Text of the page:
JAVA SCRIPT - Using a Timer to Automatically Update the Page with Fresh Data

Using a Timer to Automatically Update the Page with Fresh Data


You want to display entries from a file, but the file is updated frequently. 


Use Ajax and a timer to periodically check the file for new values and update the display accordingly. The Ajax we use is no different than any other Ajax request. We’ll use a GET, because we’re retrieving data.

 We put together the request, attach a function to the onreadysta techange event handler, and send the request: 

var xmlhttp;
// prepare and send XHR request
function populateList() {
 var url = 'text.txt'; // change to full url to prevent caching problems'GET', url, true);
 xmlhttp.onreadystatechange = processResponse;

In the code that processes the response, we just place the new text into a new unordered list item and append it to an existing ul element:

// process return
function processResponse() {
 if(xmlhttp.readyState == 4 && xmlhttp.status == 200) {
 var li = document.createElement("li");
 var txt = document.createTextNode(xmlhttp.responseText);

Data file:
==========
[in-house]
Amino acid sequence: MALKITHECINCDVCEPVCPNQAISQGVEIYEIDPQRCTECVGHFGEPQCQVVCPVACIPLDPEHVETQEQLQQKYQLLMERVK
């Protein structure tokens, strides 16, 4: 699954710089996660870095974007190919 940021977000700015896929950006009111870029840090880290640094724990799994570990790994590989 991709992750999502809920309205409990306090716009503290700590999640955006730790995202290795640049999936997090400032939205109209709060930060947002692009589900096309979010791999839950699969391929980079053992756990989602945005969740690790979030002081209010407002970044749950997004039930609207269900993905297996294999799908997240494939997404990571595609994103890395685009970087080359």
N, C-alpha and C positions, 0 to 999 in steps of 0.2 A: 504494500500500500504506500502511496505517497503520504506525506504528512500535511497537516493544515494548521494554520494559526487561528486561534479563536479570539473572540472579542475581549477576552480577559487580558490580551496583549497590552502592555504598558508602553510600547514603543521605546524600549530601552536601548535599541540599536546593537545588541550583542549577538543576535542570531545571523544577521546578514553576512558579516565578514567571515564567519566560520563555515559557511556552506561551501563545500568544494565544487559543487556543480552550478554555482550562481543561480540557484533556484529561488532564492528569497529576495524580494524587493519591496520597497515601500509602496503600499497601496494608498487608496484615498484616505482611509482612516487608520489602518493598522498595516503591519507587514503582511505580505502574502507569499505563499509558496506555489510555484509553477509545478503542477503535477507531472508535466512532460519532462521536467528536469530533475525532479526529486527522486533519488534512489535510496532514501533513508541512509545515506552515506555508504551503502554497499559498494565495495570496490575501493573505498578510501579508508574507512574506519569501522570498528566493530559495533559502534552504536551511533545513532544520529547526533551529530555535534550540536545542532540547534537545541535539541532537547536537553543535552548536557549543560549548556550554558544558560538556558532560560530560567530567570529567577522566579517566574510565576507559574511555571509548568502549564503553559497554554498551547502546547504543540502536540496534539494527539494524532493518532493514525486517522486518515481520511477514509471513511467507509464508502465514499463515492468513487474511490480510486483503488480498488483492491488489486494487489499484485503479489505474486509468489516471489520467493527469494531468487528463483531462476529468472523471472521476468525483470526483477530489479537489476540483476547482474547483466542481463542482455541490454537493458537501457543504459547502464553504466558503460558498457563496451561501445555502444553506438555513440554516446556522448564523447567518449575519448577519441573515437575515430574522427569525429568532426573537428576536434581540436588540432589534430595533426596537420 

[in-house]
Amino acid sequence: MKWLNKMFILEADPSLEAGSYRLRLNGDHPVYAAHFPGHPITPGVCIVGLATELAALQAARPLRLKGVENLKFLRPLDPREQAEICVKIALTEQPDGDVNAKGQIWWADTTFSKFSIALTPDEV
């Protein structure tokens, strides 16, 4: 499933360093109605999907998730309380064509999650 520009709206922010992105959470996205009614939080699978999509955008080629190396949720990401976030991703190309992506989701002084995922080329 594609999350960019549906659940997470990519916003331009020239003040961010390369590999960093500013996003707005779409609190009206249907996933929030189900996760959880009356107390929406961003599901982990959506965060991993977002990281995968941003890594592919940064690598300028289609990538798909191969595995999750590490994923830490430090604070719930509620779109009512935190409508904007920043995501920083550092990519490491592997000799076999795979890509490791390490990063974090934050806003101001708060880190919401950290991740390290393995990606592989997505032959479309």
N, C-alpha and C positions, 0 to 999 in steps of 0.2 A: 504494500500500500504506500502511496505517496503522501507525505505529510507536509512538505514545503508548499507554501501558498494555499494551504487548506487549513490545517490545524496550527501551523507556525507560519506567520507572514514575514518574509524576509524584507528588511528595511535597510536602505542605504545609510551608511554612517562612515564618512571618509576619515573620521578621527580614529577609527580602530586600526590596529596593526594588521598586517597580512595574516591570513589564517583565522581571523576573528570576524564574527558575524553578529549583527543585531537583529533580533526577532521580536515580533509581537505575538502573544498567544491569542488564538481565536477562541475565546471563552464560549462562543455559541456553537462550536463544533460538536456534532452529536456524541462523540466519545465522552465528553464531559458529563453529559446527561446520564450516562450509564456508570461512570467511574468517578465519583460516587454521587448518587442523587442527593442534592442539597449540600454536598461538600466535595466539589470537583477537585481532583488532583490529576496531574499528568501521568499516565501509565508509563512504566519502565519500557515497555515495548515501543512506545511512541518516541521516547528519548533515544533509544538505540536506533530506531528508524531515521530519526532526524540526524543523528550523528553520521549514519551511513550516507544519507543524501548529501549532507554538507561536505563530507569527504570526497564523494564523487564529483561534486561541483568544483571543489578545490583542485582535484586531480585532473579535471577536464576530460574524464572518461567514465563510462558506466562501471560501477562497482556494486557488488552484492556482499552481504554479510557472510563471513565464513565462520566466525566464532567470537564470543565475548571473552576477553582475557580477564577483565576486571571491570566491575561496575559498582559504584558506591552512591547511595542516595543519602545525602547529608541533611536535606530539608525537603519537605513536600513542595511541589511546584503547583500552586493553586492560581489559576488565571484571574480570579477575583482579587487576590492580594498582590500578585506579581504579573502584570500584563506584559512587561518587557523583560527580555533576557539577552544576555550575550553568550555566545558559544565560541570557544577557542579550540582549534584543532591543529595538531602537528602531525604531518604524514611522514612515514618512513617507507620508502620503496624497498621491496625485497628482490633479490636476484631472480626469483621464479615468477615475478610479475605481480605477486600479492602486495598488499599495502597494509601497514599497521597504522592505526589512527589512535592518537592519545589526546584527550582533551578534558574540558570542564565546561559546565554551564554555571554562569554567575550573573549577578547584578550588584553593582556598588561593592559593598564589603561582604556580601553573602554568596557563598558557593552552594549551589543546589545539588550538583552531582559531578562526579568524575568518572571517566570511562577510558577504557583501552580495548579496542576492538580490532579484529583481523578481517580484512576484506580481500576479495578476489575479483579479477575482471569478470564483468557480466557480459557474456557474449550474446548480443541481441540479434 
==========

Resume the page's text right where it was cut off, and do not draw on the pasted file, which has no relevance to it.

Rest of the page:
} else if (xmlhttp.readyState == 4 && xmlhttp.status != 200) {

The new part is the addition of the setTimeout() in the code. It triggers the entire process again in 15 seconds.The process is started by creating the xmlHttpRequest object in the Window load event handler, and then calling populateList() the first time:

window.onload=function() {
 xmlhttp = new XMLHttpRequest();


The fact that we’re doing a direct request on a static text file might be new, but remember that a GET request is more or less the same as the requests we put into the location bar of our browsers. If something works in the browser, it should successfully return in an Ajax GET request…within reason. 

The key to using timers with Ajax calls is to make sure that the last call is completed before making the next. By adding the call to setTimeout() at the end of the Ajax call, we trigger the timer when we know an outstanding request isn’t being processed. We can also put in a check for the request status, and cancel the timer event altogether if we’re concerned about hitting a failing service, over and over again. When I ran the application that included the solution code, 

I changed the text file by using the Unix echo command: 

$ echo "This is working" > text.txt


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